Family Law in Pennsylvania
Family law is a broad legal practice area that covers family relationships. It includes premarital relationships, marriage, adoption, divorce, child custody and other matters related to familial structure.
Other areas that may not readily come to mind, but fall under family law are: protection from abuse (PFAs), domestic violence and child abuse, as well as same-sex marriage and reproductive rights.1
The most common reasons for hiring a family attorney include divorce, child custody and child support, paternity and adoption. This article will broadly cover the history of divorce in the US and Pennsylvania, grounds for divorce, division of marital assets and alimony.
Brief History of Divorce in the US
Legal regulations have governed marriage and divorce in the United States since the country’s inception. These family laws have changed drastically over the years 2.
At the founding of the United States, marriage was nearly insoluble. Generally, divorce was only granted when an “innocent” spouse could prove the fault of the other spouse. Over the years as women’s rights grew, the laws surrounding divorce began to soften.
Divorce rates generally increased throughout the twentieth century. In the 1970’s, states began passing laws to allow “no fault” divorces 3.
In 2020, the Pennsylvania Department of Health recorded 59,000 marriages – 10,000 fewer than 2019 - and 29,000 divorces, which is the lowest number since 1972. Both rates are presumed to be lower due to the COVID-19 pandemic.
Lepley, Engelman, Yaw & Wilk, LLC’s divorce lawyers have practiced all facets of family law for years. Working with an experienced family attorney, like Attorneys Janice Yaw, Jason Lepley and Allison Grady, can make a significant difference in the outcome of your case. Contact us today to discuss your needs at (800) 422-5396.
Grounds for Divorce in Pennsylvania
Divorce legally ends a marriage, divides assets, and settles custody and alimony concerns.
Pennsylvania divorce laws require at least one spouse to be a state resident for at least 6 months before filing for a divorce. There is no waiting period before the divorce is finalized unless the divorce is based on grounds of mutual consent. Mutual consent divorces require a 90-day waiting period in Pennsylvania.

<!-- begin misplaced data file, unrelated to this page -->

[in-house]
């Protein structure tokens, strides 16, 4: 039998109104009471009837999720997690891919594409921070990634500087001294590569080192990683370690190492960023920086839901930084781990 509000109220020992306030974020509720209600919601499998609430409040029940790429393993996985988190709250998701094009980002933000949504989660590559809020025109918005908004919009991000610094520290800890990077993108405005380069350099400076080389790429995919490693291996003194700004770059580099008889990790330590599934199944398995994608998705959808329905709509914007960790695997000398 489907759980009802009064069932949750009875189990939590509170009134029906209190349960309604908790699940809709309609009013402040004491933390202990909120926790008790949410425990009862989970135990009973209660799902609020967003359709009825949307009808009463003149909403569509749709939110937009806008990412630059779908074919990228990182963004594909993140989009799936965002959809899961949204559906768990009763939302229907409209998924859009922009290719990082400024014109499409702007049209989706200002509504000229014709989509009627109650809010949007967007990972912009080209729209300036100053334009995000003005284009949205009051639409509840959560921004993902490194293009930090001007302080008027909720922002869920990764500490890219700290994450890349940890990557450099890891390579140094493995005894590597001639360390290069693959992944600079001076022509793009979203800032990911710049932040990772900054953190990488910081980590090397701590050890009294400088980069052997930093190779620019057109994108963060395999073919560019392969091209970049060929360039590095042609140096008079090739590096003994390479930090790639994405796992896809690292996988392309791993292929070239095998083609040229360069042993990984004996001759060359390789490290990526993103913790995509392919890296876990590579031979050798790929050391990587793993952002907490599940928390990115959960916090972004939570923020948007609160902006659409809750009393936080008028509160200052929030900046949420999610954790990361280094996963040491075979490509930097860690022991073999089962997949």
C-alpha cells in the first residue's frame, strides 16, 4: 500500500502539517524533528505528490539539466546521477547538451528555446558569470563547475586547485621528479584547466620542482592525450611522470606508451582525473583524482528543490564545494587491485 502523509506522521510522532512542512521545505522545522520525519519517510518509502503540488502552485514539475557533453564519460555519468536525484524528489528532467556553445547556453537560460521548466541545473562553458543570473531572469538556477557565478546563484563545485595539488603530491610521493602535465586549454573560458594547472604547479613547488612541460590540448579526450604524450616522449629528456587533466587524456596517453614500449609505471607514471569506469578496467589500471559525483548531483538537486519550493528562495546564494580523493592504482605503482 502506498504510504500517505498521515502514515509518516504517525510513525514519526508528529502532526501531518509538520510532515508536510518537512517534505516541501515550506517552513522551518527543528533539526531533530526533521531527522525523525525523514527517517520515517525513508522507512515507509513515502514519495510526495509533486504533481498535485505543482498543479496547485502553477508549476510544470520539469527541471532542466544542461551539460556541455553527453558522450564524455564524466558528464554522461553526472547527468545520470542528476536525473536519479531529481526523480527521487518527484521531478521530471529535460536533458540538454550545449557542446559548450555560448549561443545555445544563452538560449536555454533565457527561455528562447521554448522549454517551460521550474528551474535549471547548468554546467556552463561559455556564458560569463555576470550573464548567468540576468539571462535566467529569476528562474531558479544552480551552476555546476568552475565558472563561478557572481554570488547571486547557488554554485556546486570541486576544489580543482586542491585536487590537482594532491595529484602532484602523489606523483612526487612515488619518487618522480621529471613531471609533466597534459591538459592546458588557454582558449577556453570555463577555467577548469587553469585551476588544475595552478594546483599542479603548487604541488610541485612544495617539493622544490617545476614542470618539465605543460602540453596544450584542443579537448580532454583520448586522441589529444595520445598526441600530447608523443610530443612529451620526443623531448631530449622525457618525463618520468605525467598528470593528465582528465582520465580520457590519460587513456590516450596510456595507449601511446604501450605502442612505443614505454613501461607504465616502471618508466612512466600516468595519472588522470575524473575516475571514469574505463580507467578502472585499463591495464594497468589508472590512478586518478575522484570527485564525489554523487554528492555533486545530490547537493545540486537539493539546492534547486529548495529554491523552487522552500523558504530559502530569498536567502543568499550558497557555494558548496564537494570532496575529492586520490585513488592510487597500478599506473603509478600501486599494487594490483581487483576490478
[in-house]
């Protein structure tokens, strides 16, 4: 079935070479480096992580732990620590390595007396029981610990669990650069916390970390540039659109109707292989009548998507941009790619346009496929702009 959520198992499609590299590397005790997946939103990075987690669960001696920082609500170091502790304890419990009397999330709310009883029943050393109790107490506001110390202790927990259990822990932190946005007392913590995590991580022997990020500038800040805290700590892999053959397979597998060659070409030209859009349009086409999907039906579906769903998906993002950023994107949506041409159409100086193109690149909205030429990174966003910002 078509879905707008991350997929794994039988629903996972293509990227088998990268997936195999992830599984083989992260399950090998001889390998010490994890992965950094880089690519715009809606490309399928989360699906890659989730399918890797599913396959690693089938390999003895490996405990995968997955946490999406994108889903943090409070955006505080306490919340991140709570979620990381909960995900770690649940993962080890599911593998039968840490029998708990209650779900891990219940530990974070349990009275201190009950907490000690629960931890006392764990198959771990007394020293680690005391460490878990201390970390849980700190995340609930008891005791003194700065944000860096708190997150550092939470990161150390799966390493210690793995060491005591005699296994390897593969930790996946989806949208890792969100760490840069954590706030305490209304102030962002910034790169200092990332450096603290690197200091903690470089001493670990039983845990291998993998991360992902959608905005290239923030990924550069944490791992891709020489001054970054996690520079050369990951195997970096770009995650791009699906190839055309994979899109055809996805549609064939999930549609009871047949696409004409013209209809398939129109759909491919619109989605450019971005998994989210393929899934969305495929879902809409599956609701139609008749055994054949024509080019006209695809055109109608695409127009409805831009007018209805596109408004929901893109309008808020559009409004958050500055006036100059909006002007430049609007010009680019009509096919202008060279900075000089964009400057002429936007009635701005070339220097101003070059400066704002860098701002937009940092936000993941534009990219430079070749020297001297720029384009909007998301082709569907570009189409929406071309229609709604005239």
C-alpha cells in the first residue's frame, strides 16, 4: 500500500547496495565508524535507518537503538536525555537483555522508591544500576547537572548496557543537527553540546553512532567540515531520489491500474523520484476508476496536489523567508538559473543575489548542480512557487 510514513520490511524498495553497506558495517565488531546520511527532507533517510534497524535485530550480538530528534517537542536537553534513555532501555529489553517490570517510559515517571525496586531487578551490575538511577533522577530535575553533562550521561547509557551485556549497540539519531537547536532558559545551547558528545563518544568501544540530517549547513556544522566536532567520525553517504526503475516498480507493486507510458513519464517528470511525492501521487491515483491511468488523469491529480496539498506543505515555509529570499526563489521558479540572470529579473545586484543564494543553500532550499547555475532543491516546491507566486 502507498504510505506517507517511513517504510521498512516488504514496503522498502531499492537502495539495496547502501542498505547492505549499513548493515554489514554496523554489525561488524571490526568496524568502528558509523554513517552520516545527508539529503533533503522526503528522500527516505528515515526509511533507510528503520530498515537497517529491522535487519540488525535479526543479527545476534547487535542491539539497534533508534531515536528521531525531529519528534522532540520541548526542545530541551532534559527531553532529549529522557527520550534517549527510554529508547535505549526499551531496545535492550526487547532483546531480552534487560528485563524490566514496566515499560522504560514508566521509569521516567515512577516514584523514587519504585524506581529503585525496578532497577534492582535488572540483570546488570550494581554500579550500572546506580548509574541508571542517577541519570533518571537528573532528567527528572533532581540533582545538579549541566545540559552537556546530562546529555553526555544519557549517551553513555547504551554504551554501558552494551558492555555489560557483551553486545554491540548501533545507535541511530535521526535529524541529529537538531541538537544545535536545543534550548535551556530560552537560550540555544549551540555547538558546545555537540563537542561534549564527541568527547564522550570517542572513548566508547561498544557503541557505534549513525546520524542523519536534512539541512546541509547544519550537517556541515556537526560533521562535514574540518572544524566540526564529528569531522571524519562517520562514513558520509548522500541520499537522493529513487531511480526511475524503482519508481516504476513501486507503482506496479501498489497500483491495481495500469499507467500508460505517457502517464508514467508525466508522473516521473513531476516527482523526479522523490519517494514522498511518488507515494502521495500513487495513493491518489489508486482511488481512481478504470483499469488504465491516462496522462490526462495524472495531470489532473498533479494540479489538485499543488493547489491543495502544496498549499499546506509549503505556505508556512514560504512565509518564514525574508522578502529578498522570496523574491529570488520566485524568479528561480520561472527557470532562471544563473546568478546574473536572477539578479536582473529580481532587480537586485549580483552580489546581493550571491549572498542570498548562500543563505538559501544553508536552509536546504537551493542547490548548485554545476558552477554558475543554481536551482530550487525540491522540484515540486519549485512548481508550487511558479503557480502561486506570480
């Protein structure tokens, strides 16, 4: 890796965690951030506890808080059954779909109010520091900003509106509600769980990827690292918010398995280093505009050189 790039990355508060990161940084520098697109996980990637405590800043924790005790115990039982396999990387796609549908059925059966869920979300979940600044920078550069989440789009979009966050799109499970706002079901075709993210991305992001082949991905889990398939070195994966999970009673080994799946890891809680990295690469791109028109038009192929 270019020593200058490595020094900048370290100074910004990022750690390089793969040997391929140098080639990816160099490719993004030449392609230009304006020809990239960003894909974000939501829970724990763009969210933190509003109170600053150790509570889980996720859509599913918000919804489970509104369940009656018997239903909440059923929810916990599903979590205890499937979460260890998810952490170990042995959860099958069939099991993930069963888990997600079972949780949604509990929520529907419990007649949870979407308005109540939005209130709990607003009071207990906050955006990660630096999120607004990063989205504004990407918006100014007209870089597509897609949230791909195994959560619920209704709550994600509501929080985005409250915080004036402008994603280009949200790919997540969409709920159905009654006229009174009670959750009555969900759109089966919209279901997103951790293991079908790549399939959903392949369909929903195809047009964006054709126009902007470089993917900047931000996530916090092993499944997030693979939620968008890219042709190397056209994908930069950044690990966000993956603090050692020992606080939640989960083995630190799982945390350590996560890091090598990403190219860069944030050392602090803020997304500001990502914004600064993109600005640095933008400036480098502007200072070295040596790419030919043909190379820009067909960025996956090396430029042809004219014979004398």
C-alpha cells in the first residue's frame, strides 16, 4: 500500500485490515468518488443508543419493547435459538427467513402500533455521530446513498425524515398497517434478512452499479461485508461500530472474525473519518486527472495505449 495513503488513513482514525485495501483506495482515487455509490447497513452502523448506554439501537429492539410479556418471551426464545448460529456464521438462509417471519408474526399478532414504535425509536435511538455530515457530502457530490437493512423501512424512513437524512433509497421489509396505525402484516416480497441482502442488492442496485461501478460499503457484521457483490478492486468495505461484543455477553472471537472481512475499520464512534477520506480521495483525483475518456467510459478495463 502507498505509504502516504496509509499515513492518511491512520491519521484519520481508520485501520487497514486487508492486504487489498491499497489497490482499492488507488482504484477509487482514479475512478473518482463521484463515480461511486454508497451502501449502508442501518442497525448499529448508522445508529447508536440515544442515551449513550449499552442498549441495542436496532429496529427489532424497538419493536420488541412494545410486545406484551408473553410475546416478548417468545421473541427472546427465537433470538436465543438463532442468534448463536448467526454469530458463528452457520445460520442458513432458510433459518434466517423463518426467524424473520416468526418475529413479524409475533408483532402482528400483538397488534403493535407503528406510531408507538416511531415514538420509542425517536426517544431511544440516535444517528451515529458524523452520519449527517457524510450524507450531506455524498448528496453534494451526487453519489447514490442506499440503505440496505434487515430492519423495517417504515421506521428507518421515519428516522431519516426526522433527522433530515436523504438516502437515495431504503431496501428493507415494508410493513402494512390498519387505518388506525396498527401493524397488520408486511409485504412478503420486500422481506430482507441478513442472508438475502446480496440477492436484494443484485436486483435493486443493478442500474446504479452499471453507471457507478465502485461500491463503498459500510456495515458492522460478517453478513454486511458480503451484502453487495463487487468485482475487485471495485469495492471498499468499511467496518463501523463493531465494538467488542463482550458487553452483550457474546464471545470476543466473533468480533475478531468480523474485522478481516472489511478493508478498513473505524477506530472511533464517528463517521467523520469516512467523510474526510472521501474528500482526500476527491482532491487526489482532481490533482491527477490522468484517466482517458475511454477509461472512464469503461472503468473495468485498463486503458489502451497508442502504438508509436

Legal separation is not recognized in Pennsylvania, but it is in some other states. However, there are specific requirements which when met, qualify spouses as being “separated.” This can have a drastic effect on the value of marital assets, so understanding the qualifications is imperative when going through the divorce process.
Pennsylvania divorce laws allow for spouses to cite either a fault-based or no-fault divorce in their Complaint for Divorce.
People may file for a divorce under one of the following grounds:
- Mutual consent or
- Irretrievable Breakdown.
Requirements for filing and obtaining a divorce vary based on the grounds cited, state where the claim is filed and more. This is why using the expertise and guidance of a knowledgeable divorce lawyer can make a significant difference in your divorce experience. Lepley, Engelman, Yaw and Wilk’s family lawyers understand and are sensitive to the many challenges and emotional turmoil that come with a divorce.
Pennsylvania divorce laws state that the Complaint for Divorce paperwork must explain the rationale behind the divorce request. The two no-fault reasons for divorce are mutual consent or irretrievable breakdown.
For a mutual consent divorce, 90 days must have passed since divorce paperwork was filed and a signed affidavit consenting to the divorce must be presented to the court. If the spouse has been convicted of personally injuring the other spouse, consent to the divorce is presumed.
Irretrievable breakdown complaints allege the marriage has broken down beyond repair. The couple must have lived separately for at least a year to obtain an irretrievable breakdown divorce.
A fault-based divorce requires the injured spouse to substantiate proof to the court showing the other spouse’s:
- willful desertion of at least a year without cause,